Monday, November 21, 2016

How to take Care of Your Cast Iron Skillet?

Cast Iron is considered to be an excellent cooking utensil because of its heat retention properties. So in this article, we are going to discuss some ways of using as well as taking care of a cast iron skillet.

source: pixabay.com
Seasoning:
  • Start by getting some steel wool. Scrub it down with steel wool with mild dish soap, just keep scrubbing along all of the sides, on the back of it, turn it over, and get the handle. Once you're happy that it's all clean, you can go give it a rinse under hot water.
  • Dry it off with a towel and then put it onto your stove and turn it on.  And let all of that excess water, any extra moisture dry off.
  • Apply a thin layer of oil.  Flax seed oil is the best oil for the job. It creates the best non-stick, longest lasting seasoning, but   canola oil will also work just fine.
  • The surface is actually porous, so we want to fill up to make a nice, smooth cooking surface.  So once we have this thin layer of oil all over the skillet,
  • Wipe all the excess oil off.rub off as much of the oil as you can.  If you don't wipe off enough oil and have too thick of a layer, then it comes out of the oven very sticky  and does not provide the best results
  • Put your cast iron in your oven on the highest temperature it can go, between 450 and 500 degrees. So this process is going to take about an hour.  The reason we need our oven so high is that we actually want the oil to bond with the cast iron. So if you've ever taken your skillet and it's still kind of brown and sticky, it's probably because your oven wasn't hot enough.
  • After an hour, you can turn off your oven and let it cool in there. The result is a hard glassy layer that we're looking for that helps make our cast iron non-stick.
  • A good rule to remember whenever you're dealing with cast iron is water will make it rust. We always want to get it as dry as possible.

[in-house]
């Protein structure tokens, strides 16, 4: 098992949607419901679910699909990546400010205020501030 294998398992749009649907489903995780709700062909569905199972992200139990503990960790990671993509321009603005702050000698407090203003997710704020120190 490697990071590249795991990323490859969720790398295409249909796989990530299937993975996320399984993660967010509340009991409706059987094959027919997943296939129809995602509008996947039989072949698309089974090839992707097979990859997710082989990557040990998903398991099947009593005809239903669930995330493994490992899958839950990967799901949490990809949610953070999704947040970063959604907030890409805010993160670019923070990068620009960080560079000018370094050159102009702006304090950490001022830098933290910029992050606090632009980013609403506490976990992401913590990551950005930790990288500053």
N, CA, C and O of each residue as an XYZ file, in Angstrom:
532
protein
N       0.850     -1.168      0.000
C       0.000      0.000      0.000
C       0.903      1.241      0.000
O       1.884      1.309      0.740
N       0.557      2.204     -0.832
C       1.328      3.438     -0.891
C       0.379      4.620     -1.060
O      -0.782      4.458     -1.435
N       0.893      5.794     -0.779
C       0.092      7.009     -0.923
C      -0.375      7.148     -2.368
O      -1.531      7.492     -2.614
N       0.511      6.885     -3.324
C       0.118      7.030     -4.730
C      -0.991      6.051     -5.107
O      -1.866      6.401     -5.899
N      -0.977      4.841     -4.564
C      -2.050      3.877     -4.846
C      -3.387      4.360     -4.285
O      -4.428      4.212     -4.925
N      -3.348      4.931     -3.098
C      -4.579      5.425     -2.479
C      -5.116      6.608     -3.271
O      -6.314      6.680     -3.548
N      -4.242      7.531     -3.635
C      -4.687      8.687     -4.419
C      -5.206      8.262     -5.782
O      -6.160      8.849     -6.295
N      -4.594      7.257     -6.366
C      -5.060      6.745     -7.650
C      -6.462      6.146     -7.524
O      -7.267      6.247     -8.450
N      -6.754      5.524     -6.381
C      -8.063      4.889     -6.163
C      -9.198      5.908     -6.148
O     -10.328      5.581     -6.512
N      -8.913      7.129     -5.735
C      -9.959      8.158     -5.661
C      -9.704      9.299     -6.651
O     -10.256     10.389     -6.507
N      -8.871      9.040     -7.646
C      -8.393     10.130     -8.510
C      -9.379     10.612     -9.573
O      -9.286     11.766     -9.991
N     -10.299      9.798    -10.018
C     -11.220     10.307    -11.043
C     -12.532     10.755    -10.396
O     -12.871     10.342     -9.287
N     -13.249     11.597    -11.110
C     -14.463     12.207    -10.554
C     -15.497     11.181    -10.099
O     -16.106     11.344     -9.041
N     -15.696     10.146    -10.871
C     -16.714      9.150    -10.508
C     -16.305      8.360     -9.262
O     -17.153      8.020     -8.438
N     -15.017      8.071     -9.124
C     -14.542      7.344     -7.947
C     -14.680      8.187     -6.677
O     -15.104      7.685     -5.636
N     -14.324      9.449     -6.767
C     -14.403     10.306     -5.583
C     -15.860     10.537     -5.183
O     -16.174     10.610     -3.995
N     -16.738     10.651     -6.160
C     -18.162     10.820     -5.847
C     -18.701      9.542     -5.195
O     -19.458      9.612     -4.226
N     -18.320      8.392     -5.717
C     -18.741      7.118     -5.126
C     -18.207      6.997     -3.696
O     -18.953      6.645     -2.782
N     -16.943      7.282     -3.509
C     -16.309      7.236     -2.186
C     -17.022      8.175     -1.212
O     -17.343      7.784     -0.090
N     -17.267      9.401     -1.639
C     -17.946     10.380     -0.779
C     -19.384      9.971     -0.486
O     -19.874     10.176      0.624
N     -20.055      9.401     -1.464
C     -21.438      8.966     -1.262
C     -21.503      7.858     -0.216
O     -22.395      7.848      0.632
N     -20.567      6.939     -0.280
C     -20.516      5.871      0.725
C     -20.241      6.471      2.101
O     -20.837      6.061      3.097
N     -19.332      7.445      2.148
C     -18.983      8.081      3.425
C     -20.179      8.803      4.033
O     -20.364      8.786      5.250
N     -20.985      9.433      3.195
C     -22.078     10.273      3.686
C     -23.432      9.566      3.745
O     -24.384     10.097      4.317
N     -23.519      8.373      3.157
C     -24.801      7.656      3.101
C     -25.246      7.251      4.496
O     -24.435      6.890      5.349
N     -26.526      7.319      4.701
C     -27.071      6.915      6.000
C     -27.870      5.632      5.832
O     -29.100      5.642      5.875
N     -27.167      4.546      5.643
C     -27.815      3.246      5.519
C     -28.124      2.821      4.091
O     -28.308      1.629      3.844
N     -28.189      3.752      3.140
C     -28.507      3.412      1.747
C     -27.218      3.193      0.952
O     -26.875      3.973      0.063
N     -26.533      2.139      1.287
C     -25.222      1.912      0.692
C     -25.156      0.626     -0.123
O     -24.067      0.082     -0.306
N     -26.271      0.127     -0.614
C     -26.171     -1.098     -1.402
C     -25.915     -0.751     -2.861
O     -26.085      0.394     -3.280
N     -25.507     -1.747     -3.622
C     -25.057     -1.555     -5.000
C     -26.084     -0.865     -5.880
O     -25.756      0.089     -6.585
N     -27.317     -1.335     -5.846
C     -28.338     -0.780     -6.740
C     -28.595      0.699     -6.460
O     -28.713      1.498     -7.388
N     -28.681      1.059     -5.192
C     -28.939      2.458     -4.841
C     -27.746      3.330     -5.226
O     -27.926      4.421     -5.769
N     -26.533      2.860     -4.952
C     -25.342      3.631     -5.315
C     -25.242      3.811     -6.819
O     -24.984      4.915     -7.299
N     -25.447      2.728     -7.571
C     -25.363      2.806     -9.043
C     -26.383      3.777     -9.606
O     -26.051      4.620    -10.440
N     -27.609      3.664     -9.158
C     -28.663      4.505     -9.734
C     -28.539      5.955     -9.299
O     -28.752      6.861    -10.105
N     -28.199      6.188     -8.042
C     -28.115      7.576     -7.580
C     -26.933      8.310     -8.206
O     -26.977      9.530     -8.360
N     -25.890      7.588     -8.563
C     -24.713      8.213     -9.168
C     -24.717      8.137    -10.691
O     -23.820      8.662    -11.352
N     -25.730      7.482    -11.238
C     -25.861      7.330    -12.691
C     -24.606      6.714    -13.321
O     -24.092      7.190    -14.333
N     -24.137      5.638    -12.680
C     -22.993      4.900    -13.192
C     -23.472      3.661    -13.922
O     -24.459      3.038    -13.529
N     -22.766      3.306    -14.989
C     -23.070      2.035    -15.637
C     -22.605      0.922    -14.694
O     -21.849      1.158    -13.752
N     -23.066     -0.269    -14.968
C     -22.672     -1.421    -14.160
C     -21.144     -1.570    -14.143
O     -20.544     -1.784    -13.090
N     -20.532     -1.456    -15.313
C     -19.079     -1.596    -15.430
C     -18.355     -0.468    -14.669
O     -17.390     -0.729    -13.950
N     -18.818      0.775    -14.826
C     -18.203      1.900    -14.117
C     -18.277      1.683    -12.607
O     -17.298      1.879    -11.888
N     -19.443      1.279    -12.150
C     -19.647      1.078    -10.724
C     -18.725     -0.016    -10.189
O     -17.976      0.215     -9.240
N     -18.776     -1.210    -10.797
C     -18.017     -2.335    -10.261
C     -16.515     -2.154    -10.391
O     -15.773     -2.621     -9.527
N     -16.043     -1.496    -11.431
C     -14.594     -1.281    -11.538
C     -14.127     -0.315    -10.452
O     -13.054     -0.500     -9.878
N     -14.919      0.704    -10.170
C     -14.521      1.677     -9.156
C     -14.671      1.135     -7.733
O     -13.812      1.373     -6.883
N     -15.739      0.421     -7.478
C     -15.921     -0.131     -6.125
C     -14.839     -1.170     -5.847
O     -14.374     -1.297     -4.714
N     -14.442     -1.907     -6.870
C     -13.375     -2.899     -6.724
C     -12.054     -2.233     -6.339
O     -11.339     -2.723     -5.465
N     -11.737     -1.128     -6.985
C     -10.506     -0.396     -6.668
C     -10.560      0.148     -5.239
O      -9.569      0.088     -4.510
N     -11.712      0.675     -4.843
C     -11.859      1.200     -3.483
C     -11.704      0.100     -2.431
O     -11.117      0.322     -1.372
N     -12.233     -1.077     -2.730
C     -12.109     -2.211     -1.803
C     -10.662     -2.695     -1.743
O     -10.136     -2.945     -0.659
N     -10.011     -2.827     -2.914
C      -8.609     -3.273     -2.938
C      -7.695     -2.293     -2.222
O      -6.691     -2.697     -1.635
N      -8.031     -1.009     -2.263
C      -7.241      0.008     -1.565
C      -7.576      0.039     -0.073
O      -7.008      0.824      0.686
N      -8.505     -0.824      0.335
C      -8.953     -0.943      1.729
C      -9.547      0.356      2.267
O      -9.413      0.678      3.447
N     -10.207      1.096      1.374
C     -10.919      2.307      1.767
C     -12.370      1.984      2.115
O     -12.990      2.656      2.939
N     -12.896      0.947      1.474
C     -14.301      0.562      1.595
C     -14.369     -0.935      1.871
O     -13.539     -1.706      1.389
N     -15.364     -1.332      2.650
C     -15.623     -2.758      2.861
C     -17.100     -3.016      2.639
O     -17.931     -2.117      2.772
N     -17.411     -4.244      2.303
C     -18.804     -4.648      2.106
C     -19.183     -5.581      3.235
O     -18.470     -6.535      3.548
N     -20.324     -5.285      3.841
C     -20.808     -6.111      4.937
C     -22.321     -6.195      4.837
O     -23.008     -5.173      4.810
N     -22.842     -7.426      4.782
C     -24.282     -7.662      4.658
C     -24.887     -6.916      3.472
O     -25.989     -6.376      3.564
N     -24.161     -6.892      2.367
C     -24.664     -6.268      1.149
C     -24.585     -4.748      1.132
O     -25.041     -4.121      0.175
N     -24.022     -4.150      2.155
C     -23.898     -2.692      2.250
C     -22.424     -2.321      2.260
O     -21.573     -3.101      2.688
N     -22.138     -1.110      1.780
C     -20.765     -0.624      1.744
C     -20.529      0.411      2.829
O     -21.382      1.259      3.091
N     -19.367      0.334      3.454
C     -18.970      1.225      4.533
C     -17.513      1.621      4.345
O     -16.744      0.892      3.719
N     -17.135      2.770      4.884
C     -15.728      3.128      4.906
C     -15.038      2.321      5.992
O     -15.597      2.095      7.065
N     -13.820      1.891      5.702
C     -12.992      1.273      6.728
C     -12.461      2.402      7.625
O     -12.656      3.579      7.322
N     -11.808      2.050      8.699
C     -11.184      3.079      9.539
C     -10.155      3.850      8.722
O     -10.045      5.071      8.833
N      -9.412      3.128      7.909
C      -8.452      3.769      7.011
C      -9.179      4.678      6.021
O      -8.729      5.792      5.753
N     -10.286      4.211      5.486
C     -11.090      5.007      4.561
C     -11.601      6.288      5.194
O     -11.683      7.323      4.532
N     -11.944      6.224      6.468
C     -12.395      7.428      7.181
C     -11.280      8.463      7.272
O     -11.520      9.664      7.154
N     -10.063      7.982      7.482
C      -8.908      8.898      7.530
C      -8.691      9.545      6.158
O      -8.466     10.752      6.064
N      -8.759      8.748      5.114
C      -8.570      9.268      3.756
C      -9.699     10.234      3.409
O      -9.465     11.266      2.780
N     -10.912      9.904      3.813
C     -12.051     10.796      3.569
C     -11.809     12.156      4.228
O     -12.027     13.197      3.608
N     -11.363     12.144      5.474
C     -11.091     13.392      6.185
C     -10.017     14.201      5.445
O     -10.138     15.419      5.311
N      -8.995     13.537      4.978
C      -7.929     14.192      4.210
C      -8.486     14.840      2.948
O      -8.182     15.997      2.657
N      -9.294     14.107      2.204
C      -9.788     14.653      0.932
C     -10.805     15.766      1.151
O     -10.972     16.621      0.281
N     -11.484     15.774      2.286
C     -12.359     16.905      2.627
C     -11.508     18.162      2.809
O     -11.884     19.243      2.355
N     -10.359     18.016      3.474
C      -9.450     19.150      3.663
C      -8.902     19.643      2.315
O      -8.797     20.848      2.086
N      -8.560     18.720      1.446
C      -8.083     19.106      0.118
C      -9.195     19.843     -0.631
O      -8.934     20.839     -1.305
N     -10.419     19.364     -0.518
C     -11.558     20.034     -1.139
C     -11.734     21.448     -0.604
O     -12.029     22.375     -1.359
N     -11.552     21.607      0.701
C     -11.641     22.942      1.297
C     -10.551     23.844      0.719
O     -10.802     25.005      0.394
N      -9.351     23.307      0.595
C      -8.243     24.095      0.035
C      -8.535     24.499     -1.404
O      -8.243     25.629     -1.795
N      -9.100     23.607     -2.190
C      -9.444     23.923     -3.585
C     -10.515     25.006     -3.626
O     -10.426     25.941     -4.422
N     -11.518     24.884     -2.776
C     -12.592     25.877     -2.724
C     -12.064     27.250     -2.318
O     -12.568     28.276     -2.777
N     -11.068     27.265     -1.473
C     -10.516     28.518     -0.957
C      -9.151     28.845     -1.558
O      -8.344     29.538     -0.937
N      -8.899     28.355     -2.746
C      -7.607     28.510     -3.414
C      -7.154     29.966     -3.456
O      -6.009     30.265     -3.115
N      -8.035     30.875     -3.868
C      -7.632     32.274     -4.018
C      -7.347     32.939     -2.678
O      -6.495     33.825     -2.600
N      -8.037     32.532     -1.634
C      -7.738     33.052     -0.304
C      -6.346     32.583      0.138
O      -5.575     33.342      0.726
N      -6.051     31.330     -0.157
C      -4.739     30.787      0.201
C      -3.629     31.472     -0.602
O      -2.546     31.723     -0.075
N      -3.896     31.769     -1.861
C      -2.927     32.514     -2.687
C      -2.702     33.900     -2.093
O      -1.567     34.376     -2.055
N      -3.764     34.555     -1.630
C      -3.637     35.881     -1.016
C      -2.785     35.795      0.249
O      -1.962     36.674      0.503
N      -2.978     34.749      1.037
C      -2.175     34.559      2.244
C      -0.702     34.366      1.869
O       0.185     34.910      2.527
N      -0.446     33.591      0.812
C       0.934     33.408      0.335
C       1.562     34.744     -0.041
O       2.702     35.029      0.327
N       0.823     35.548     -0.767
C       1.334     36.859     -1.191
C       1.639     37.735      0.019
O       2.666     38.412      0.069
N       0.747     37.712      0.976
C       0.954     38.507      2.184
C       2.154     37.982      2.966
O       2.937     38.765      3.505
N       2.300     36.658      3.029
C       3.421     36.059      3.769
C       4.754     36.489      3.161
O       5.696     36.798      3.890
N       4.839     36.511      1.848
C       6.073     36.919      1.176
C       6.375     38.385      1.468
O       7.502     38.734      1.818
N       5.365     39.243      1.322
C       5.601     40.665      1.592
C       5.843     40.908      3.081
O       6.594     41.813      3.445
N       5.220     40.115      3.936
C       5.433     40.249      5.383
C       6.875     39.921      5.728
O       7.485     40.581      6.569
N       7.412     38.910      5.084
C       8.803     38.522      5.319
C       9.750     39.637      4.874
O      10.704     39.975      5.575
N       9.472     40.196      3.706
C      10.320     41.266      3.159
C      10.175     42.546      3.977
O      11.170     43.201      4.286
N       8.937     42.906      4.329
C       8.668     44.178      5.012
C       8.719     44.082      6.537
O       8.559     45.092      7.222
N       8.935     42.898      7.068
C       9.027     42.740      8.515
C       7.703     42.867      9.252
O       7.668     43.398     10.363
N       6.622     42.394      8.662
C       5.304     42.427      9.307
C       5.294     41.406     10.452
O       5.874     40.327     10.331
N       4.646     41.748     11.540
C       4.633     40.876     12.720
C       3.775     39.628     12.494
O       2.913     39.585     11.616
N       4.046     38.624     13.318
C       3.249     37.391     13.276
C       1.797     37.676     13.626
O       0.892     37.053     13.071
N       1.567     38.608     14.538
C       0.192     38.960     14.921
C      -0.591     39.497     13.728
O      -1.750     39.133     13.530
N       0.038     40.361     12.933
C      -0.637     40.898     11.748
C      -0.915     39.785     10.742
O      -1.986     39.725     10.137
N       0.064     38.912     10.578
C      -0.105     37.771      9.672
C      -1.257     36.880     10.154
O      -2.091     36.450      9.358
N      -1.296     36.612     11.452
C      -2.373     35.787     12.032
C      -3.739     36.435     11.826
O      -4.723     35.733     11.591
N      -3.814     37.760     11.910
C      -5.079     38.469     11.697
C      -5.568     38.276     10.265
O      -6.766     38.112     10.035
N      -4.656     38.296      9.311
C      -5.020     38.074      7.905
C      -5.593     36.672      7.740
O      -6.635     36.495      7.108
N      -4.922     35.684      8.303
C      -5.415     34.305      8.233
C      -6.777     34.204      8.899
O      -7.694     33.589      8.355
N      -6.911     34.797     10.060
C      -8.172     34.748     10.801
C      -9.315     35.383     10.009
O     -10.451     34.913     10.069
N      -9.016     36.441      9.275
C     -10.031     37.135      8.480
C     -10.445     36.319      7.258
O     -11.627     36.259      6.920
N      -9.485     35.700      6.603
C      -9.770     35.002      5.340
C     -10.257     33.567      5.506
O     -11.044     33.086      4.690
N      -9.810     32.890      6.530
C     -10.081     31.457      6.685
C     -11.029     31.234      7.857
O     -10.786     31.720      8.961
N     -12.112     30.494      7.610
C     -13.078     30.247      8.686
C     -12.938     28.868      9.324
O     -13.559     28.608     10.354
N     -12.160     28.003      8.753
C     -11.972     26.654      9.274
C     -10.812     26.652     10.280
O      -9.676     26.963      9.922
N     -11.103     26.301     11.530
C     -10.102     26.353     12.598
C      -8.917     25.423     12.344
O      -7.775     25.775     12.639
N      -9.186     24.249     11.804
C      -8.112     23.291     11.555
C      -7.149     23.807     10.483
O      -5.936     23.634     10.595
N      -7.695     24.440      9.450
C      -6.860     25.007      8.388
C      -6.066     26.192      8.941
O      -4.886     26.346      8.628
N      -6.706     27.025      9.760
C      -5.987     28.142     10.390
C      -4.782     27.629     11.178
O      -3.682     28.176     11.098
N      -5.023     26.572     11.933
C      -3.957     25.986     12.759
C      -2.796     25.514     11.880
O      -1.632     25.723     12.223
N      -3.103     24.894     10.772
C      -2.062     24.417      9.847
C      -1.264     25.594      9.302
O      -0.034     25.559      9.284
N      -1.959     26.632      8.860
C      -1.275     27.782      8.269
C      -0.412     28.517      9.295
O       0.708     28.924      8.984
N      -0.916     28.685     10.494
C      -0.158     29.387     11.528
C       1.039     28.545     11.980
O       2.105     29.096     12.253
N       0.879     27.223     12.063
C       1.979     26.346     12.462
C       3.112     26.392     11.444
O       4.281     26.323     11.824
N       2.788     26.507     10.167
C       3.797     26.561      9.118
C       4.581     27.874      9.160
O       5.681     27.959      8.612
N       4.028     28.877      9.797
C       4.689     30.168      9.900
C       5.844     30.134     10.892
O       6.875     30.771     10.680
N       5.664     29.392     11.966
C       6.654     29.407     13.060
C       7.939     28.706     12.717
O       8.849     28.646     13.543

Cooking:
  • Preheat it onto a low to medium heat.  This may take five to ten minutes.
  •  If the food is sticking to the pan.  Usually, that's because you're putting cold food in a cold cast iron pan.
  •  When you put any meat in your hot skillet, just leave it, as you want it to sear and caramelize. Let it cook.  When you see the kind of brown crust forming on the outside, that's when you know it's ready to flip.
  •  You can get a nice layer of caramelization from a high heat on the stove and then finish something cooking in the oven on a much gentler, radiant heat.
Cleaning:

As you are beginning to clean your cast iron, you need to hit a sweet spot. On the off chance that it's chilled off excessively, the nourishment will follow and truly adhere to the container. What's more, if it's excessively hot and you put it under cool water, you can chance it splitting. So you need to wash the container quite not long after you utilize it.

The tenderest approach to clean your skillet is with boiling point water and salt and a non-metal scouring cushion or the unpleasant side of your wipe. The salt acts as a rough and scours off any sustenance that is on there without harming the flavoring by any means.

Once you're upbeat that your skillet is spotless, give it another towel dry and after that let it totally get dry either on the stove or in a warm broiler just to ensure there's no waiting moisture or dampness. What's more, that is going to shield it from rusting later on.

So the last thing, we're going to put a defensive layer of oil on the skillet before we store it. Precisely with a paper towel, rub that up and down within. Turn up the warmth until the oil is smoking, at that point turn it off and let it cool on the stove. The motivation behind why we need to take up to the smoking point is so that the oil doesn't turn rotten.






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